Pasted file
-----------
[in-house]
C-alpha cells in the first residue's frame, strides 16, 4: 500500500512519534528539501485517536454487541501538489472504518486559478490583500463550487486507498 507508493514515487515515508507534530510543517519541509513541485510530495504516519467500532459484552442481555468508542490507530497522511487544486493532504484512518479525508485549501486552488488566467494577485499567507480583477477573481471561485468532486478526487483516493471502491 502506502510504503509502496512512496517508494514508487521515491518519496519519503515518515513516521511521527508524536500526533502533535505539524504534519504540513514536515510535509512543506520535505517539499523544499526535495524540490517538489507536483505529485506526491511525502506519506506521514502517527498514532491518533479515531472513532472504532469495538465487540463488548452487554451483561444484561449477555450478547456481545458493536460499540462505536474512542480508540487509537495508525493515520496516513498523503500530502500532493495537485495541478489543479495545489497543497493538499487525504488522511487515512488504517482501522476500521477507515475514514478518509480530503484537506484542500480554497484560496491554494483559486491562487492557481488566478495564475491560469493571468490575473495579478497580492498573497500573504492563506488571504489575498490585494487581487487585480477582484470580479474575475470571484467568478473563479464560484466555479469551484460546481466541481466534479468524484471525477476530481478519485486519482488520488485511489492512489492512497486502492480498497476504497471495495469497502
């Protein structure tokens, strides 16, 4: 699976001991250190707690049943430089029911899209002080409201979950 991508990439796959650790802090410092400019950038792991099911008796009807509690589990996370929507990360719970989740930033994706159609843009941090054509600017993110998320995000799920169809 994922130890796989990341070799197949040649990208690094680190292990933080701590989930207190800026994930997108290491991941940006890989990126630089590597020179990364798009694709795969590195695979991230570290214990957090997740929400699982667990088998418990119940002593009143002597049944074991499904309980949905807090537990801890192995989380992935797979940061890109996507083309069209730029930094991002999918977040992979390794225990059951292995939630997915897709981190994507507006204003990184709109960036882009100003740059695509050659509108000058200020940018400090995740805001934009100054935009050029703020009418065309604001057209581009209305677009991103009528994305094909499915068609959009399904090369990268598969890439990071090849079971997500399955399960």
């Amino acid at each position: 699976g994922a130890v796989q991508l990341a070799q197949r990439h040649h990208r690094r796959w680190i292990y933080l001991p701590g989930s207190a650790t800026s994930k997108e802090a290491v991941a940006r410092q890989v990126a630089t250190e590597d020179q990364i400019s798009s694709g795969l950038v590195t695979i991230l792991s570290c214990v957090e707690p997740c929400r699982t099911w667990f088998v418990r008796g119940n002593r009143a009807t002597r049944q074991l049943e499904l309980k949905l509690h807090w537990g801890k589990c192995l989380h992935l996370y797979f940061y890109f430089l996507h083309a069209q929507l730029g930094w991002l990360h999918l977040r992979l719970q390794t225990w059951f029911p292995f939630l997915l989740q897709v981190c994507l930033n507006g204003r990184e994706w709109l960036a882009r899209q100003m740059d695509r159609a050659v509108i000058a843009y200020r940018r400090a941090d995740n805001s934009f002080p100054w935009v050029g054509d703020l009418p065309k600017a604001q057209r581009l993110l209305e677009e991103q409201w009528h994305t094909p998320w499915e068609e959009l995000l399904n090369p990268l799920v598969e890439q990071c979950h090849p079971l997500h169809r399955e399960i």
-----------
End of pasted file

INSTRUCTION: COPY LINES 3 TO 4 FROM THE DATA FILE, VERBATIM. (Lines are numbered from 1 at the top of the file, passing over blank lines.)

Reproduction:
């Protein structure tokens, strides 16, 4: 699976001991250190707690049943430089029911899209002080409201979950 991508990439796959650790802090410092400019950038792991099911008796009807509690589990996370929507990360719970989740930033994706159609843009941090054509600017993110998320995000799920169809 994922130890796989990341070799197949040649990208690094680190292990933080701590989930207190800026994930997108290491991941940006890989990126630089590597020179990364798009694709795969590195695979991230570290214990957090997740929400699982667990088998418990119940002593009143002597049944074991499904309980949905807090537990801890192995989380992935797979940061890109996507083309069209730029930094991002999918977040992979390794225990059951292995939630997915897709981190994507507006204003990184709109960036882009100003740059695509050659509108000058200020940018400090995740805001934009100054935009050029703020009418065309604001057209581009209305677009991103009528994305094909499915068609959009399904090369990268598969890439990071090849079971997500399955399960």
């Amino acid at each position: 699976g994922a130890v796989q991508l990341a070799q197949r990439h040649h990208r690094r796959w680190i292990y933080l001991p701590g989930s207190a650790t800026s994930k997108e802090a290491v991941a940006r410092q890989v990126a630089t250190e590597d020179q990364i400019s798009s694709g795969l950038v590195t695979i991230l792991s570290c214990v957090e707690p997740c929400r699982t099911w667990f088998v418990r008796g119940n002593r009143a009807t002597r049944q074991l049943e499904l309980k949905l509690h807090w537990g801890k589990c192995l989380h992935l996370y797979f940061y890109f430089l996507h083309a069209q929507l730029g930094w991002l990360h999918l977040r992979l719970q390794t225990w059951f029911p292995f939630l997915l989740q897709v981190c994507l930033n507006g204003r990184e994706w709109l960036a882009r899209q100003m740059d695509r159609a050659v509108i000058a843009y200020r940018r400090a941090d995740n805001s934009f002080p100054w935009v050029g054509d703020l009418p065309k600017a604001q057209r581009l993110l209305e677009e991103q409201w009528h994305t094909p998320w499915e068609e959009l995000l399904n090369p990268l799920v598969e890439q990071c979950h090849p079971l997500h169809r399955e399960i």